Hate in the Machine: Anti-Black and Anti-Muslim Social Media Posts as Predictors of Offline Racially and Religiously Aggravated Crime

National governments now recognize online hate speech as a pernicious social problem. In the wake of political votes and terror attacks, hate incidents online and offline are known to peak in tandem. This article examines whether an association exists between both forms of hate, independent of ‘trig...

Full description

Saved in:
Bibliographic Details
Published in:The British journal of criminology
Main Author: Williams, Matthew L. (Author)
Other Authors: Burnap, Pete (Author); Javed, Amir
Format: Electronic Article
Language:English
Published: 2020
In:The British journal of criminology
Year: 2020, Volume: 60, Issue: 1, Pages: 93-117
Online Access: Volltext (Resolving-System)
Journals Online & Print:
Drawer...
Check availability: HBZ Gateway
Keywords:
Description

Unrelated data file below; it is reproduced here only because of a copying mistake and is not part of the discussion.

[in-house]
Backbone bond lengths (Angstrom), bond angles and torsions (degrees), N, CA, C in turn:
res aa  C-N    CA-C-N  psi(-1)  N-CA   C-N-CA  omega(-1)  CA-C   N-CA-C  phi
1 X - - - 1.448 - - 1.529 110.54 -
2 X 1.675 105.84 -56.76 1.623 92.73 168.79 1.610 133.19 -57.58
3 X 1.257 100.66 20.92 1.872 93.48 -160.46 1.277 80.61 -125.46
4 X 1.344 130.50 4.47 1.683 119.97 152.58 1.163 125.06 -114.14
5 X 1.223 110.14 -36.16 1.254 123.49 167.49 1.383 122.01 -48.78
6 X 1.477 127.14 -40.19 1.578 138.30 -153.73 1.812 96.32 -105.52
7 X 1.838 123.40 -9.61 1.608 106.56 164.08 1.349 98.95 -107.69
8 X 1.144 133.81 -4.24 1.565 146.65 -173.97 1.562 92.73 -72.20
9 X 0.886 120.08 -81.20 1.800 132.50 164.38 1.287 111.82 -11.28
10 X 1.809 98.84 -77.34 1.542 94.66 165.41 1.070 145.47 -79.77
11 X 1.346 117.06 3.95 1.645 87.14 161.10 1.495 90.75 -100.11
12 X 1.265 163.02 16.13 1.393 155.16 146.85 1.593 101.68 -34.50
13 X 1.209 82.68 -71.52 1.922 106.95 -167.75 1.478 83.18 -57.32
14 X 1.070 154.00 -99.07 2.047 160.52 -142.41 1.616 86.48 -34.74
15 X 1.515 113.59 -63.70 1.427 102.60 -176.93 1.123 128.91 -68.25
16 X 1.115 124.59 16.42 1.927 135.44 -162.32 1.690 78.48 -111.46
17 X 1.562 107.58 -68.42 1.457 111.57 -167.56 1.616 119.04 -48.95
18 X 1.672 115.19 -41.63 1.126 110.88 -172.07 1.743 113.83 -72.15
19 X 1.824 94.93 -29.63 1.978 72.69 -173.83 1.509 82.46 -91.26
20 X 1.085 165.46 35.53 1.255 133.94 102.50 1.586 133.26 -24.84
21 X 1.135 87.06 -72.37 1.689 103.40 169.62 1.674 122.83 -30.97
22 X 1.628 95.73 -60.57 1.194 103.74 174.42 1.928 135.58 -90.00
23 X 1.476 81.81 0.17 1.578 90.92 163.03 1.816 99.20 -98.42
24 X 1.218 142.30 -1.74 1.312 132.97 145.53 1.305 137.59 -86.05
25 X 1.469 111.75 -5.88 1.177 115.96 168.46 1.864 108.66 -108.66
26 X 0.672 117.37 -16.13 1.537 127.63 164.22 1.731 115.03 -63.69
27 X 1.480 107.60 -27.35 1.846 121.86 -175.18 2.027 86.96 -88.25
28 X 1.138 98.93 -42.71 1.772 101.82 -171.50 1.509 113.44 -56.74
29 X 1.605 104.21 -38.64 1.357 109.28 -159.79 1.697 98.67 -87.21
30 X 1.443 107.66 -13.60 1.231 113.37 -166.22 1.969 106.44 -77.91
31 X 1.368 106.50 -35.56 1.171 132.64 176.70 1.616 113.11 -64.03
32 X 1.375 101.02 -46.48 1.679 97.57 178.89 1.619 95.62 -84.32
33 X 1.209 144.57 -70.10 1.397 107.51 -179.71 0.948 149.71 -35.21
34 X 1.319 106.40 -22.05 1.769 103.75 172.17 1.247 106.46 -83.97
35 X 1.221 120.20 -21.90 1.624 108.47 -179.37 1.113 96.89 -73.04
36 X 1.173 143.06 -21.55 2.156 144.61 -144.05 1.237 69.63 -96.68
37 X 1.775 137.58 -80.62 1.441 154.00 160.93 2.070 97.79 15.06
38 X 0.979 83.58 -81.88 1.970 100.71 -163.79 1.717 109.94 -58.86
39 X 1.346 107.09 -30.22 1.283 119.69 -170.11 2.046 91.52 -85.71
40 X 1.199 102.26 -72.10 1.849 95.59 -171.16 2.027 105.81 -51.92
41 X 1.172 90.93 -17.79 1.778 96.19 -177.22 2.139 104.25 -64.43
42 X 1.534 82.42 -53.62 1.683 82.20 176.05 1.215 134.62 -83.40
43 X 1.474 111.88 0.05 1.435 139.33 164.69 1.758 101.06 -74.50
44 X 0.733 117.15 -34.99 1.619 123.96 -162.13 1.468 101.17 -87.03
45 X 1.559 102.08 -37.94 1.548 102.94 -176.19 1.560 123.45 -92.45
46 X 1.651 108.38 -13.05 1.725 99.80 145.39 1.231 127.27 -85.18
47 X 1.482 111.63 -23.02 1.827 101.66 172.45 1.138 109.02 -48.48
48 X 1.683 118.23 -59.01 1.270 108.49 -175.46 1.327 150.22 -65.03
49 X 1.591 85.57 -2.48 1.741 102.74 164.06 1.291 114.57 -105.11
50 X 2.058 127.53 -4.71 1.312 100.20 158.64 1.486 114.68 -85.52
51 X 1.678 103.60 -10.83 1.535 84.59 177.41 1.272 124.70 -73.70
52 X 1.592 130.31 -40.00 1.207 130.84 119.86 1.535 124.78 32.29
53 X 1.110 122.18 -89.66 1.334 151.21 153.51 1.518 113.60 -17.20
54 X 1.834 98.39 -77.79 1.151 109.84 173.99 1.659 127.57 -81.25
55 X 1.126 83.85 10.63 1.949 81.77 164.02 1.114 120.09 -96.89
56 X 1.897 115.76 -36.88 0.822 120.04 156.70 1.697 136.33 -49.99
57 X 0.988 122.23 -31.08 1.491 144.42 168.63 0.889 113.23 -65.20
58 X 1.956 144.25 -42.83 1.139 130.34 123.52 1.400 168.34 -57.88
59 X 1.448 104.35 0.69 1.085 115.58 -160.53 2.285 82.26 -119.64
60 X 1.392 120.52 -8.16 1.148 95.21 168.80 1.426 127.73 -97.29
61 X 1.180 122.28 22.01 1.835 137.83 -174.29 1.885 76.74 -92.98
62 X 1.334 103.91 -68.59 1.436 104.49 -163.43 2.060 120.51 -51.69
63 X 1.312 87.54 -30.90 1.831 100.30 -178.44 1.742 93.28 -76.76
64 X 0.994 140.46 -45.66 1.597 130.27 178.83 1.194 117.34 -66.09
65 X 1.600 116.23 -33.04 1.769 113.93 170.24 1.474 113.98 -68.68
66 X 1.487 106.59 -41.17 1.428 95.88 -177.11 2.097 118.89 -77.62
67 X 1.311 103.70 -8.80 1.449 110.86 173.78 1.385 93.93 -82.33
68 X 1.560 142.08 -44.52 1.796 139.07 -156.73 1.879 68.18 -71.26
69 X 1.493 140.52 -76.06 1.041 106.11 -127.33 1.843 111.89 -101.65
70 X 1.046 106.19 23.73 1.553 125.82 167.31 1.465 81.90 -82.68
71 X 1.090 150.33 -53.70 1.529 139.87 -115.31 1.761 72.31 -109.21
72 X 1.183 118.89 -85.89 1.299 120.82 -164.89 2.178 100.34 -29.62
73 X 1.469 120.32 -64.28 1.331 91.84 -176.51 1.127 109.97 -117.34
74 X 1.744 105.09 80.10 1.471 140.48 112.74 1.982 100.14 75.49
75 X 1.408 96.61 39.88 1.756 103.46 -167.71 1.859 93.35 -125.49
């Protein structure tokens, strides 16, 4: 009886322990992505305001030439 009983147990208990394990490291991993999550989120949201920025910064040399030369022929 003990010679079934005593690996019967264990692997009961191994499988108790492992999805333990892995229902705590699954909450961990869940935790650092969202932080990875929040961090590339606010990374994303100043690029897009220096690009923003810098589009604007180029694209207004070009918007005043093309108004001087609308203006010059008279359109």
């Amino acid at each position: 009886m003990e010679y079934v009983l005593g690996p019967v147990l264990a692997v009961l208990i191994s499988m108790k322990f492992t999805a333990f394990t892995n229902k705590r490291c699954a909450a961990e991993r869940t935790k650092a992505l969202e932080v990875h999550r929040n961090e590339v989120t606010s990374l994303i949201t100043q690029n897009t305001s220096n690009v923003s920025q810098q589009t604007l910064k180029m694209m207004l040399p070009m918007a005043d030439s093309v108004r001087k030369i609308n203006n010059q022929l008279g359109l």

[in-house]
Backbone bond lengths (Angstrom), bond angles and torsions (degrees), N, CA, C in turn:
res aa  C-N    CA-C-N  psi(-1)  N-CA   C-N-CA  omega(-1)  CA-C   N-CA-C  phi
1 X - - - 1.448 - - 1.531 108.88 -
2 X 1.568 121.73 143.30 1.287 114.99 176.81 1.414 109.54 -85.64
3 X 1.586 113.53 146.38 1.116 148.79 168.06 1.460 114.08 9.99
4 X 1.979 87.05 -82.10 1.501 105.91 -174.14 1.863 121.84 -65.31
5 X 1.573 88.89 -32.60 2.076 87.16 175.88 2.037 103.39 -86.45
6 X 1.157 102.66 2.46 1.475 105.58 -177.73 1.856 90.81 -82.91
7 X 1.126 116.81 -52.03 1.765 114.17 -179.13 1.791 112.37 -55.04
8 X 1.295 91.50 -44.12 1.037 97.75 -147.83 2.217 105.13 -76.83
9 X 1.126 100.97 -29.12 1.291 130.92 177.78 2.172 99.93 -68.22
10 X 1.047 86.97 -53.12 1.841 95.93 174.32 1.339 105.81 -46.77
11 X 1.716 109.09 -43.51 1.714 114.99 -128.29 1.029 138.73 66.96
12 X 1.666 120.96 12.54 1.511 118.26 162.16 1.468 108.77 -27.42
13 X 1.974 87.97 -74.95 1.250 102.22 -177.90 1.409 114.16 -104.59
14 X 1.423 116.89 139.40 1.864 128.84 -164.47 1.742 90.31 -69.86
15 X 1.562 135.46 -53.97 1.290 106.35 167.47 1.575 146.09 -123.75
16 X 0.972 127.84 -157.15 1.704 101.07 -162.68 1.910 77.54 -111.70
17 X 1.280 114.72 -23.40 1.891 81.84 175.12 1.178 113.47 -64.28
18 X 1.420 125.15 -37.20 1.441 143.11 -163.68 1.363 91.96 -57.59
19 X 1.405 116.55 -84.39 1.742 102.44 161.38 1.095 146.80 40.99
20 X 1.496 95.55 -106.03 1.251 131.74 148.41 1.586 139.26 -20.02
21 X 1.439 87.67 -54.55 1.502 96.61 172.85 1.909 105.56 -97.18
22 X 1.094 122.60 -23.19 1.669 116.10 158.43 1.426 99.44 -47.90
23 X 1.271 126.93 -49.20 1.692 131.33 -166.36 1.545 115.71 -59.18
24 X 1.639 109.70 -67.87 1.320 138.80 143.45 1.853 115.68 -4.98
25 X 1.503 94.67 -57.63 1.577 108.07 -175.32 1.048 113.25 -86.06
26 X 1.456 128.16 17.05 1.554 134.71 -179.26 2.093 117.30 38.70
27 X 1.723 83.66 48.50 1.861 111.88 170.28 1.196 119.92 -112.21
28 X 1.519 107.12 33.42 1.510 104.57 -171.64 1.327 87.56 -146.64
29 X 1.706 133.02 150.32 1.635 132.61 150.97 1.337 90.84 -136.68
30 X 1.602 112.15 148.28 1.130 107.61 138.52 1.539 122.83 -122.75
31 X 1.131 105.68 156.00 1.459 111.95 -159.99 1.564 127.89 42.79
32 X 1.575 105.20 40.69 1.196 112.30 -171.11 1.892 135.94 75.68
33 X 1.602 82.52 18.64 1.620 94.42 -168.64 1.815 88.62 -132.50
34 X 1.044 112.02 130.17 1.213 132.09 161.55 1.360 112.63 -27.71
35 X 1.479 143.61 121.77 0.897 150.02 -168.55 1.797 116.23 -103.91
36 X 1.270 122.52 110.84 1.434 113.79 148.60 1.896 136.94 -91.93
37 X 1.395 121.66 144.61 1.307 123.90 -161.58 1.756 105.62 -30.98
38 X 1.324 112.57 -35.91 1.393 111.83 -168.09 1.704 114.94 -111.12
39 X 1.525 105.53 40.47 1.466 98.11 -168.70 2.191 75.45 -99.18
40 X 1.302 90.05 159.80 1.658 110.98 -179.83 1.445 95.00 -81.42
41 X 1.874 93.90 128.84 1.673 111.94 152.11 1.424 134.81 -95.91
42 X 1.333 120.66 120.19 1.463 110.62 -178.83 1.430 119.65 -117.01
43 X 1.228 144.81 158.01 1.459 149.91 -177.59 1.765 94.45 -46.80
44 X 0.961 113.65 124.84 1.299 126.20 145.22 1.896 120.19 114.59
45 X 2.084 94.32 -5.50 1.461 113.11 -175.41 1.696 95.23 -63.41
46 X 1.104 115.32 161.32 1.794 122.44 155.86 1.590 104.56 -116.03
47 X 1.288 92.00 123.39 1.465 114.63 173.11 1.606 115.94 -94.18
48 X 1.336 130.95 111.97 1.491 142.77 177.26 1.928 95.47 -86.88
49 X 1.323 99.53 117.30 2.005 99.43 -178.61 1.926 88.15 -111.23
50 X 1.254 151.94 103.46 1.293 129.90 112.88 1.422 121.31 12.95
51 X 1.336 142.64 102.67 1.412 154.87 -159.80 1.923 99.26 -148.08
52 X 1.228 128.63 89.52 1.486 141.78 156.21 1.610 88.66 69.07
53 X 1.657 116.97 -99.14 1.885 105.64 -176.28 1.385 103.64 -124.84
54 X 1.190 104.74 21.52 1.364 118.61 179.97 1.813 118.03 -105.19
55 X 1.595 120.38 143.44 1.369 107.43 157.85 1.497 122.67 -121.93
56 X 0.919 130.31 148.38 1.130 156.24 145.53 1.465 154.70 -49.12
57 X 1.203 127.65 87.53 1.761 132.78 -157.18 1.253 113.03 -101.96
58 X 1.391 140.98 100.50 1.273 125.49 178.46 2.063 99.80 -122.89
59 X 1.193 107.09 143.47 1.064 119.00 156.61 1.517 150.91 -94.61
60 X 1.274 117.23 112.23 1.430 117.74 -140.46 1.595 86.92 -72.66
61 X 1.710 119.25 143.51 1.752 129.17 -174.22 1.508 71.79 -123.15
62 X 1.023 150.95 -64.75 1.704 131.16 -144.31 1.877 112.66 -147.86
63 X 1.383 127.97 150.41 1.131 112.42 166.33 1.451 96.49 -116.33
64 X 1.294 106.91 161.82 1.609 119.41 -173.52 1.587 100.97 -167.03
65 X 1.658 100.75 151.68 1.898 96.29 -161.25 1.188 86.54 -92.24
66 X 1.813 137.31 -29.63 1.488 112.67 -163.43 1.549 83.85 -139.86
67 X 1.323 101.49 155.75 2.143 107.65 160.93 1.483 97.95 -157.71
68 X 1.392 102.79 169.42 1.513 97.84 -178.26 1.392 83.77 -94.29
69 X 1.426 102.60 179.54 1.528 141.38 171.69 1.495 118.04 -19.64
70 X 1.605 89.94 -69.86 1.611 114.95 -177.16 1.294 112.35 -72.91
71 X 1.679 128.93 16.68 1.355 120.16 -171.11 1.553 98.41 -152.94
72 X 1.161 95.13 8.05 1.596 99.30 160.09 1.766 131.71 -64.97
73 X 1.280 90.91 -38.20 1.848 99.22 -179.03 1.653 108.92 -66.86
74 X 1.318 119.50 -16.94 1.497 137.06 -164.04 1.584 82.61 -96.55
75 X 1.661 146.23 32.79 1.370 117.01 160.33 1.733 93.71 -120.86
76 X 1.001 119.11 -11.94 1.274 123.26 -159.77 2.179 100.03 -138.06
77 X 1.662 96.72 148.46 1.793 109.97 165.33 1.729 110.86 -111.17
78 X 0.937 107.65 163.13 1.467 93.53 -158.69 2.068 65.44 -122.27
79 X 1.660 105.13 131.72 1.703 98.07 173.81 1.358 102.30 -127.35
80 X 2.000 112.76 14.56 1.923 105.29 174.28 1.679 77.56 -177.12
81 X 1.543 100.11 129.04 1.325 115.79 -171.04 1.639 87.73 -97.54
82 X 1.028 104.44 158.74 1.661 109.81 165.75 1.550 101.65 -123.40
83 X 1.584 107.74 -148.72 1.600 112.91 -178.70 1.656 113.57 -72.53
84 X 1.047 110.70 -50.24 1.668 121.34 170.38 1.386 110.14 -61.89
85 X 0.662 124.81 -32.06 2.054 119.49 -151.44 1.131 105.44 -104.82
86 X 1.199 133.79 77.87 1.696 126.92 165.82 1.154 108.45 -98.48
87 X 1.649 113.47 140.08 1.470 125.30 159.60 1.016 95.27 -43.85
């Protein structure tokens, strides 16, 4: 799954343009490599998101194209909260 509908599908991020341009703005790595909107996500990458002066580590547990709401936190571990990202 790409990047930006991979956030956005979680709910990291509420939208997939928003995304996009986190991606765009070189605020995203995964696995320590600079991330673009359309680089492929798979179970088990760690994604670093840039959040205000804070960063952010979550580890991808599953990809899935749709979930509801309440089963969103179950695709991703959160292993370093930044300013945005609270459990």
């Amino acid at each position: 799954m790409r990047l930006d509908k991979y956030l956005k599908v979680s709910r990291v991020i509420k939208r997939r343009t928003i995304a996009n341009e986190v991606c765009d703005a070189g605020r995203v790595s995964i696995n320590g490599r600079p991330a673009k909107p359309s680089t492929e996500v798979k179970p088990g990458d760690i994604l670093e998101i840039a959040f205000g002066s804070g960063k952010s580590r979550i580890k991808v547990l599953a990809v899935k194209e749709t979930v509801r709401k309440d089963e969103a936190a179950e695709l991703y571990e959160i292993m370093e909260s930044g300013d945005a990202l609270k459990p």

Summary:National governments now recognize online hate speech as a pernicious social problem. In the wake of political votes and terror attacks, hate incidents online and offline are known to peak in tandem. This article examines whether an association exists between both forms of hate, independent of ‘trigger' events. Using Computational Criminology that draws on data science methods, we link police crime, census and Twitter data to establish a temporal and spatial association between online hate speech that targets race and religion, and offline racially and religiously aggravated crimes in London over an eight-month period. The findings renew our understanding of hate crime as a process, rather than as a discrete event, for the digital age.
ISSN:1464-3529
DOI:10.1093/bjc/azz049